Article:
Ram Promaster City camper van build
I’m considering selling my first camper van so I’m going to write down some notes for posterity.
The original build
I bought the van from an electrician right after Covid restrictions went into place. Los Angeles would not be able to offer big city perks (meetups, lectures, clubs, food, socializing) during the lock-down so it was a good time to head into the mountains. The most important feature of the van had to be fuel efficiency because I wanted to move around frequently and not dread how much it was going to cost. I considered the Ford Transit Connect, Nissan NV200 and the Ram Promaster City. The Ram Promaster City had the largest cargo space and the best fuel efficiency (I’ve been able to top 31 mpg driving between Seattle and LA) on the highway, so that is what I went with.
Bed with storage underneath
The electrician I bought the van from had already installed solar panels on the roof and wired them into a 1250Wh storage battery so he could charge his tools. On cloudy days, the storage battery could also be charged from the alternator while the car was running. I didn’t have a lot of tools at my disposal in Los Angeles so I rented a miter saw from Home Depot, cut up some 2x4s and screwed them together to make a basic bed frame with storage underneath. I then cut an old Ikea memory foam mattress to size, re-sewing the mattress cover and some custom sheets along the way. The bed was 38 inches wide which made it larger than a twin but smaller than a double, so I had to sew my own sheets. I also 12 volt cooler style refrigerator and placed it inside the rear driver door.
Refrigerator and solar controller
And off I went from Los Angeles to the mountains. The van drove well. The solar panels made plenty of power to run the refrigerator, laptop, cellphone and lights. Hot days were a bit hard as the van has no insulation, but my intention was never to “live” in the van. I would live outside and sleep in the van at night. After a few weeks I felt that the biggest limitation was storage under the bed. In order to get to my stuff, I had to take boxes out from under the bed, dig through them and put them back. Repeatedly pulling, bending and lifting during the day was a lot of work and the solution was storage drawers. In August, I drove to visit my mom and took the time to design and build van 2.0. I added 4 drawers, each capable of holding 100 lbs and slightly improved the shelving and refrigerator area as well.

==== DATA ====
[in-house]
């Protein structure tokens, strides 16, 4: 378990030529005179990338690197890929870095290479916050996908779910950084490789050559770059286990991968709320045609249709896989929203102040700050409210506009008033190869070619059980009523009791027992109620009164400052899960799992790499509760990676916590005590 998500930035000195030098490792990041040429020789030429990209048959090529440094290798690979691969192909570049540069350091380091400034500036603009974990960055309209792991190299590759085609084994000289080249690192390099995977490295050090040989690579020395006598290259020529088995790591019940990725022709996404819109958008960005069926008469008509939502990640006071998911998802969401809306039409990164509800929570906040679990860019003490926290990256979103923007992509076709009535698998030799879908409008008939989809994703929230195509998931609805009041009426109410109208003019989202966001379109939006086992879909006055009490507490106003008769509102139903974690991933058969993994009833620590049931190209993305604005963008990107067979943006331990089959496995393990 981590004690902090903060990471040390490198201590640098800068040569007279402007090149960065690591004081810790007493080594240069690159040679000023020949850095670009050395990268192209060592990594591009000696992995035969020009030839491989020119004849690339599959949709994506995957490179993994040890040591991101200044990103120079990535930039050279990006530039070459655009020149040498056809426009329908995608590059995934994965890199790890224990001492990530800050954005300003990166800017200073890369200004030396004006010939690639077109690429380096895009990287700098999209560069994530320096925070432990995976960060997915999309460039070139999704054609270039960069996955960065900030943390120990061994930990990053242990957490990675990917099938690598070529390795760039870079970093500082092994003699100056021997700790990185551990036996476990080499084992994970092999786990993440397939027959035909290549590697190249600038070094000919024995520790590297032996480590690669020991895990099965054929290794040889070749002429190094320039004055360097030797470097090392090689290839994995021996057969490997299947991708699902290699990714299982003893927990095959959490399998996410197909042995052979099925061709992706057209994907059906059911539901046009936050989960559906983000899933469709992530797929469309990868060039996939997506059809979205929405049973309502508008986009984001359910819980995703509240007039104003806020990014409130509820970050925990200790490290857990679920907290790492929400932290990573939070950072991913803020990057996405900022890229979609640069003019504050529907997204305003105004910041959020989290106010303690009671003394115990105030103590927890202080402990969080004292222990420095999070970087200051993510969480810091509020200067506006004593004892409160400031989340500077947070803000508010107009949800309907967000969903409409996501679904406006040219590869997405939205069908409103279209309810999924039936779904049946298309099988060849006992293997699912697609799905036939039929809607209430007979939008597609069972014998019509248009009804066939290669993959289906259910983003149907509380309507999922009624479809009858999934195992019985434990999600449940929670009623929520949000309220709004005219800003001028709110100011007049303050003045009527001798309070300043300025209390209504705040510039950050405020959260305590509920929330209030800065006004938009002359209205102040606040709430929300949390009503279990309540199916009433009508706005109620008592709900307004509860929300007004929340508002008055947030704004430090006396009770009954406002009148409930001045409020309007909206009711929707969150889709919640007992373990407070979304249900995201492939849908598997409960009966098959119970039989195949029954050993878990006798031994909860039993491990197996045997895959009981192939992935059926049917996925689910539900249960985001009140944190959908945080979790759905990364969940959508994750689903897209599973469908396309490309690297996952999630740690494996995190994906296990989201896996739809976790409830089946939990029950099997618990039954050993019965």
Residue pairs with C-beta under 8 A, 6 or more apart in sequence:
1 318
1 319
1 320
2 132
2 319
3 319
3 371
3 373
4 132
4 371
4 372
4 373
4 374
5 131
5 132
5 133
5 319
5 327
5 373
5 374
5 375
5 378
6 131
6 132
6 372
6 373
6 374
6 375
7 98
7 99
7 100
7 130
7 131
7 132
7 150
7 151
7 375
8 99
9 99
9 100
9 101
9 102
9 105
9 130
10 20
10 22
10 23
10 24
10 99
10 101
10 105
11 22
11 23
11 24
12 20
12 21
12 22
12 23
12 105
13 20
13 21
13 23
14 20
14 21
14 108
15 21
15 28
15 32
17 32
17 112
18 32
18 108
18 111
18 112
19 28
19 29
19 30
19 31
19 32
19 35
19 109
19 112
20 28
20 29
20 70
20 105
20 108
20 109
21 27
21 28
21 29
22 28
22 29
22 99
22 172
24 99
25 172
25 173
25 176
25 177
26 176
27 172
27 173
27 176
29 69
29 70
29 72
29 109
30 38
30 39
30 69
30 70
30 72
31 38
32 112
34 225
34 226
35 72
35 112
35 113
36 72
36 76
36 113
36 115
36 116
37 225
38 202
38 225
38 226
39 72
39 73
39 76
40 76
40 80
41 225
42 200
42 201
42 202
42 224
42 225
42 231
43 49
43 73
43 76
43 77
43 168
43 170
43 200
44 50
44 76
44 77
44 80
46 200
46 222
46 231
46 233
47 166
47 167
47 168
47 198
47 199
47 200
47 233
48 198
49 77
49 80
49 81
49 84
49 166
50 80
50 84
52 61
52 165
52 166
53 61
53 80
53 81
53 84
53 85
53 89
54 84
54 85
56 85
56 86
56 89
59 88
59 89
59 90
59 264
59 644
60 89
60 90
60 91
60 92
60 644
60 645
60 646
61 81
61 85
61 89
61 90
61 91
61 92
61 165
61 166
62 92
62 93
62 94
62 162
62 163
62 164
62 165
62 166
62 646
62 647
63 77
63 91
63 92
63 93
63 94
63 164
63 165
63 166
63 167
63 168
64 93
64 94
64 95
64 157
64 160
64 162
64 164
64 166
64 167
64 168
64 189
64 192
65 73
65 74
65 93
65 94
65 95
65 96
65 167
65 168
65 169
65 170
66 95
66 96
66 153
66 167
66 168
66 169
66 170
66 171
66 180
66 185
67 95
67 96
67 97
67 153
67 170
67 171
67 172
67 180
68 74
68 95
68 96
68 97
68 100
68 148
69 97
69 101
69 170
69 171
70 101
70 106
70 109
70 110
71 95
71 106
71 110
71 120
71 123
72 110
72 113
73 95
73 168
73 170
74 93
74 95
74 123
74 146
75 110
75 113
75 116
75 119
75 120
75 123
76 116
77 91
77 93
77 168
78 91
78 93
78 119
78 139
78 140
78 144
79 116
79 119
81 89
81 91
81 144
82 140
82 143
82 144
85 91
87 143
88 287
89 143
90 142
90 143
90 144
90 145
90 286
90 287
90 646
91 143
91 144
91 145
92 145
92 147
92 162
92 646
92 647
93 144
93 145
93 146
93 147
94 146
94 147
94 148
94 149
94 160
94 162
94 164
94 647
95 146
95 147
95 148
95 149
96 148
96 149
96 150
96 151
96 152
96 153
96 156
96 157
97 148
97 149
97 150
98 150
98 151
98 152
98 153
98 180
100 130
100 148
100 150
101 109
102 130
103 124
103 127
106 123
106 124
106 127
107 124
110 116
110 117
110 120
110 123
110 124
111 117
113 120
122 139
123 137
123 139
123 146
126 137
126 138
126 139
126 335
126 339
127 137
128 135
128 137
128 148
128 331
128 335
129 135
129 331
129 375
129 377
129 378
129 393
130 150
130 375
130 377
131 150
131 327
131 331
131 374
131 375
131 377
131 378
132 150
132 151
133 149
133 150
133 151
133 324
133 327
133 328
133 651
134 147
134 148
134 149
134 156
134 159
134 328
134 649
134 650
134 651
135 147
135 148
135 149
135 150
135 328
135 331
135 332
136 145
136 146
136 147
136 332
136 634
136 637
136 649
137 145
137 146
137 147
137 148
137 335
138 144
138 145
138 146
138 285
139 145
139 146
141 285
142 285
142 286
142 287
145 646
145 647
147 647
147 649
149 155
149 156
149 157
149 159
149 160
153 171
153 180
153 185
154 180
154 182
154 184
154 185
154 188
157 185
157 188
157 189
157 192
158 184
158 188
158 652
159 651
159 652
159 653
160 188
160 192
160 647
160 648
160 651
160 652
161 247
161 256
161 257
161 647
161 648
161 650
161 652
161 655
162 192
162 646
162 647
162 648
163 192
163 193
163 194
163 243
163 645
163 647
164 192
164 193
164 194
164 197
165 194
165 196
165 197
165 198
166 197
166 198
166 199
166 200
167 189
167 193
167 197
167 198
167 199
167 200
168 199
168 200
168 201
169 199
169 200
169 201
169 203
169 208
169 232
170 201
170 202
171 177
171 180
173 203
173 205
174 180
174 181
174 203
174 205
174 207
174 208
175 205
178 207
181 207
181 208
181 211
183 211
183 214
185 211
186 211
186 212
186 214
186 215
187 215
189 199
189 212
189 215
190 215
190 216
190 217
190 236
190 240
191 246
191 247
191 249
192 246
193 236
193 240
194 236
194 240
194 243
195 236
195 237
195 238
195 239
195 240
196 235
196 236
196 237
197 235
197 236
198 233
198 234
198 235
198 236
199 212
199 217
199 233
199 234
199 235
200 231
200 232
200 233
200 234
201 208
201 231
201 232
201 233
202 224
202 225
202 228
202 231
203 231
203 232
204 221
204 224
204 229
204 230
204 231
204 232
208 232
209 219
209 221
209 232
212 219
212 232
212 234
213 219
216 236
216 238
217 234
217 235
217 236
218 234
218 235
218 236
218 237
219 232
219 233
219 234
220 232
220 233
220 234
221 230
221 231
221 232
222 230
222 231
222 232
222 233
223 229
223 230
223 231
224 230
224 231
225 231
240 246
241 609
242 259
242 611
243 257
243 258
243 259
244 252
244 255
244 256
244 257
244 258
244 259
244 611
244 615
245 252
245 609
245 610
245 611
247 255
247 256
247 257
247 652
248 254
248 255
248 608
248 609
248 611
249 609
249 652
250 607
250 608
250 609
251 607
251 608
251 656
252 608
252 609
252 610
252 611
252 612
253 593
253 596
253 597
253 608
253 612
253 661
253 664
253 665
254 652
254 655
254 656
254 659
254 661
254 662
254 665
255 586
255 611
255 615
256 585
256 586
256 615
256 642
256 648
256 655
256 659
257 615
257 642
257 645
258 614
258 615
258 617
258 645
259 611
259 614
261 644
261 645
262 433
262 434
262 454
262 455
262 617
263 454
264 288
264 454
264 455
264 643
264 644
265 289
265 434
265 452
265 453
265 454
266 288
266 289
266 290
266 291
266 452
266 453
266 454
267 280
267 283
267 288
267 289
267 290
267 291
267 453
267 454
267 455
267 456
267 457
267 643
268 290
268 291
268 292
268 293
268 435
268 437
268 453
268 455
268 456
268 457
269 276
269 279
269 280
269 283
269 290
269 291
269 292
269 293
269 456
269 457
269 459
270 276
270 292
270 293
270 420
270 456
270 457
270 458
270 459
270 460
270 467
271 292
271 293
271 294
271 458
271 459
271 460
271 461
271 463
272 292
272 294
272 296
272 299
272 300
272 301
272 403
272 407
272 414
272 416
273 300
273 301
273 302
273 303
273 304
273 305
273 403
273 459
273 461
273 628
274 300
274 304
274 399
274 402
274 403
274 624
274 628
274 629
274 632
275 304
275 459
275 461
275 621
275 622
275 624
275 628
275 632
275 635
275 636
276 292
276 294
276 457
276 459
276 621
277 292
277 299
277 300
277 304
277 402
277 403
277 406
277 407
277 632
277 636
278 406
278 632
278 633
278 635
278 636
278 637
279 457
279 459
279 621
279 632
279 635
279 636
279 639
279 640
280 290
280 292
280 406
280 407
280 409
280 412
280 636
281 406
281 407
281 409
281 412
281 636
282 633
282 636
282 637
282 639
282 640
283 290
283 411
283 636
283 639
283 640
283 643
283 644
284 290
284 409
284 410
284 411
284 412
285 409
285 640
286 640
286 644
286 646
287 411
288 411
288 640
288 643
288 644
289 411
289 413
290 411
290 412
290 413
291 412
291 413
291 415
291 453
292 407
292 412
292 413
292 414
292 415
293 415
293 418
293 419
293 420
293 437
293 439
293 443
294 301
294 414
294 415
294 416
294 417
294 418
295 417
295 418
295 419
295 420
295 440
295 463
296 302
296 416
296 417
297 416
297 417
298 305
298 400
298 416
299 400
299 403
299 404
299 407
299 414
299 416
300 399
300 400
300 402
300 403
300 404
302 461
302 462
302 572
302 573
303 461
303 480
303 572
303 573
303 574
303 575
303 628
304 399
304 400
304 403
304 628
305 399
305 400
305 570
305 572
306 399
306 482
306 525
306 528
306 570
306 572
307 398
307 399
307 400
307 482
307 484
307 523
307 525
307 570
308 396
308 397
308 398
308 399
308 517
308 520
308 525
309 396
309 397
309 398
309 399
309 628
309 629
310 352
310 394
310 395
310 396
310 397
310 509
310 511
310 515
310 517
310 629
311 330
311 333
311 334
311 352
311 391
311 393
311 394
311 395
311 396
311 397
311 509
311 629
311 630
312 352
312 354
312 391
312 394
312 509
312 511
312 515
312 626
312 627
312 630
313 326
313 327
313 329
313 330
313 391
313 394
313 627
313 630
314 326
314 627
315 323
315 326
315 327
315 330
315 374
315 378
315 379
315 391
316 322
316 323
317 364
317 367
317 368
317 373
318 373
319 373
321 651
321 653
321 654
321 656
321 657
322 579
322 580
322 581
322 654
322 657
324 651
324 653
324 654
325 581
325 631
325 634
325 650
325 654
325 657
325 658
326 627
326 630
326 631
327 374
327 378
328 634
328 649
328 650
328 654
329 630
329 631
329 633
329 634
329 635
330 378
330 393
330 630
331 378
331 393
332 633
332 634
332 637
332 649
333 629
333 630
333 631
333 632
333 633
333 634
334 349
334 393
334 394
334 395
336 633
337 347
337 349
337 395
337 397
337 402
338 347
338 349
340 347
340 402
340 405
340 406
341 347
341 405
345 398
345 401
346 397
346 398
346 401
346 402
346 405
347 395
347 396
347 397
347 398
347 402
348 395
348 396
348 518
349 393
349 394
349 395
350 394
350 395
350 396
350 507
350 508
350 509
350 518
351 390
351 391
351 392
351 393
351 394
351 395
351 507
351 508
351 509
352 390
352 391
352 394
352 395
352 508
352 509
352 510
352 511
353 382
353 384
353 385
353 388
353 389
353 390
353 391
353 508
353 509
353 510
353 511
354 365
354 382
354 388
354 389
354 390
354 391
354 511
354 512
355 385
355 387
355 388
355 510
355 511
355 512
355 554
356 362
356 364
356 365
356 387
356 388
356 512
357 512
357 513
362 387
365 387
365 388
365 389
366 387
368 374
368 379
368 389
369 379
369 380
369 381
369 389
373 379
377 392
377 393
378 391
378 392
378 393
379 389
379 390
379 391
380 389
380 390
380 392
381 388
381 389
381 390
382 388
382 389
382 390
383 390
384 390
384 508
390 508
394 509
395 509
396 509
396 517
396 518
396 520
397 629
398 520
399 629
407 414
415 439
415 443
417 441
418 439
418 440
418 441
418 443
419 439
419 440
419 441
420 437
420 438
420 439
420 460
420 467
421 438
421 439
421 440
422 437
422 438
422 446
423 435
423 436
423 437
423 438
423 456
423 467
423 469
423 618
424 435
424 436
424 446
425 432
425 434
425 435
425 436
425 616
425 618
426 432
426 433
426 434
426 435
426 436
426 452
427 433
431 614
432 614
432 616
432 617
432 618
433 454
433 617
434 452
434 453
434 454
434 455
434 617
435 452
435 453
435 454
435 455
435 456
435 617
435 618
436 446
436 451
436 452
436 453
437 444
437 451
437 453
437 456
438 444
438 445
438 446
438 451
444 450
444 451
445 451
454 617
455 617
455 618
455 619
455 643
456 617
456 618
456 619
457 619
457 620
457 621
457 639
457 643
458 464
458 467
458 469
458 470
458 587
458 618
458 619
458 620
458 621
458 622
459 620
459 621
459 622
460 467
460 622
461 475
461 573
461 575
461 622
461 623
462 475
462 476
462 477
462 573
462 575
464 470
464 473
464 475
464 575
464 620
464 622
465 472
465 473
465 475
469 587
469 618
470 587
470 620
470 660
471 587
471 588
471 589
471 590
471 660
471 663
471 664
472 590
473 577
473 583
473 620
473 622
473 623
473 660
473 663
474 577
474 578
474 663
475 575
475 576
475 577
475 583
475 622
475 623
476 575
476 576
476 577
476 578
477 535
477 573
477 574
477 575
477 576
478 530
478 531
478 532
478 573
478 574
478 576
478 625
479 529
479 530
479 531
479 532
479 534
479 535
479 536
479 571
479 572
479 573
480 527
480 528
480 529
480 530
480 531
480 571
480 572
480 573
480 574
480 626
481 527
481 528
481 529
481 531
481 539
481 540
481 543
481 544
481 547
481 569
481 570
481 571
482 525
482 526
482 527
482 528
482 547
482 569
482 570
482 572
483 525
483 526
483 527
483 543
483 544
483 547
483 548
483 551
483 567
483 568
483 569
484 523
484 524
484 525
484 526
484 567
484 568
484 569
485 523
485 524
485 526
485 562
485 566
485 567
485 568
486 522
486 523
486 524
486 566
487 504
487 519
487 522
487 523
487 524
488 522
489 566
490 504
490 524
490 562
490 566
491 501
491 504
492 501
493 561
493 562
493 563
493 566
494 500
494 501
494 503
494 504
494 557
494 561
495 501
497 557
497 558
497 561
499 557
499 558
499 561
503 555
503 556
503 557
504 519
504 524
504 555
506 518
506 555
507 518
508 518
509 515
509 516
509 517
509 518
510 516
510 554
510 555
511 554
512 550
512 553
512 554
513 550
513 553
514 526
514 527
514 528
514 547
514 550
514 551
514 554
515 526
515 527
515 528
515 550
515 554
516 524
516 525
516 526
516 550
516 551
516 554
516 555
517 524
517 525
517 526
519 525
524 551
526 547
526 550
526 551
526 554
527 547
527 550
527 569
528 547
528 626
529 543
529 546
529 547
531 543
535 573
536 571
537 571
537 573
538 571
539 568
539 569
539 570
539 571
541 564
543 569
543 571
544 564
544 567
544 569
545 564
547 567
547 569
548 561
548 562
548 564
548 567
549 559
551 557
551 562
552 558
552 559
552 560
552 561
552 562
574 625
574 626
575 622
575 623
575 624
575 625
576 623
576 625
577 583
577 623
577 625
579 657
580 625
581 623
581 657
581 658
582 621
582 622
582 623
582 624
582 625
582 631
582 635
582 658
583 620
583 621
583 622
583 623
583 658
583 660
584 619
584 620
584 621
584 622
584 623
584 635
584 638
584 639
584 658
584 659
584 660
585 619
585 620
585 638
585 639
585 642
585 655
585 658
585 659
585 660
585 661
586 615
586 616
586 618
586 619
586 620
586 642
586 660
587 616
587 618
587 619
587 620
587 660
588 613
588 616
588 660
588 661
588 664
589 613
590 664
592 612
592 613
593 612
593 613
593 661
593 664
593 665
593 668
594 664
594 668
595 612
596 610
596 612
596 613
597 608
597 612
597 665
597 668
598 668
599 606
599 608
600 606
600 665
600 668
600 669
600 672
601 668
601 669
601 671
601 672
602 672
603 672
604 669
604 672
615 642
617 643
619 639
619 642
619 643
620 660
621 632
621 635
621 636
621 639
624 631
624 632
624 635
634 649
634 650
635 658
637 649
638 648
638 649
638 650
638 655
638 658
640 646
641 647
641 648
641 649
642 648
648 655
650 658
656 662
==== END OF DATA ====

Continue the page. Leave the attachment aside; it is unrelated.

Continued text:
Van build 2.0 w/drawers
I met Cassondra around this time and we both loved spending time in the van. In fact we used it straight through the Washington winter. I remember a few nights below freezing at Mt Eleanor, Mt St Helens, Mt Bachelor and Middle Sister, OR. I bought an electric mattress pad for the winter, but it never felt quite right, always running either too hot or too cold to sleep on. The lowest temperature we slept in was 13 degrees Fahrenheit and even though the inside of the van was coated in frost, we were warm inside our sleeping bags. Not having ventilation also isn’t an issue. We simply crack the two side doors a bit to let air circulate. I bought mosquito netting to keep the bugs out, but in the last two years we have never had a mosquito in the van. Unbelievable.
Sleeping near Las Vegas, NV
The last major improvement we made to the van was when we traveled to the Tetons last summer. There is a hard divider between the driver compartment and the rear cargo area. It has a glass window in it so you can look in the back but you can’t access it without stepping outside. We managed to remove the glass from the window and now we could acrobatically crawl between the driver compartment and cargo area without exiting the van. This was great for grabbing some food, charging electronics or taking a nap while we drove. It also feels like crawling through an airlock on an old spacecraft.
Base camp in the Tetons
I love the van. It drives like a car. It blends in like a car so you can take a nap anywhere. It’s never had any issues aside from a few flat tires. So why am I selling it? A few reasons. The deeper we go into the mountains, the harder it is for the van to get there because of its low clearance and 2-wheel drive. Although it has the best mpg on the highway, more and more I find myself driving it around Seattle and the city mileage is not that great. I’d also like to do another van build, this time using a more precise tool like a CNC to take better advantage of all the available space. And hopefully the next van will be electric.
Farewell Van Gogh
Bonus: A video walk-through I filmed for my dad when he borrowed the van for a trip to Canada: https://www.youtube.com/watch?v=tVHMz2bIfgo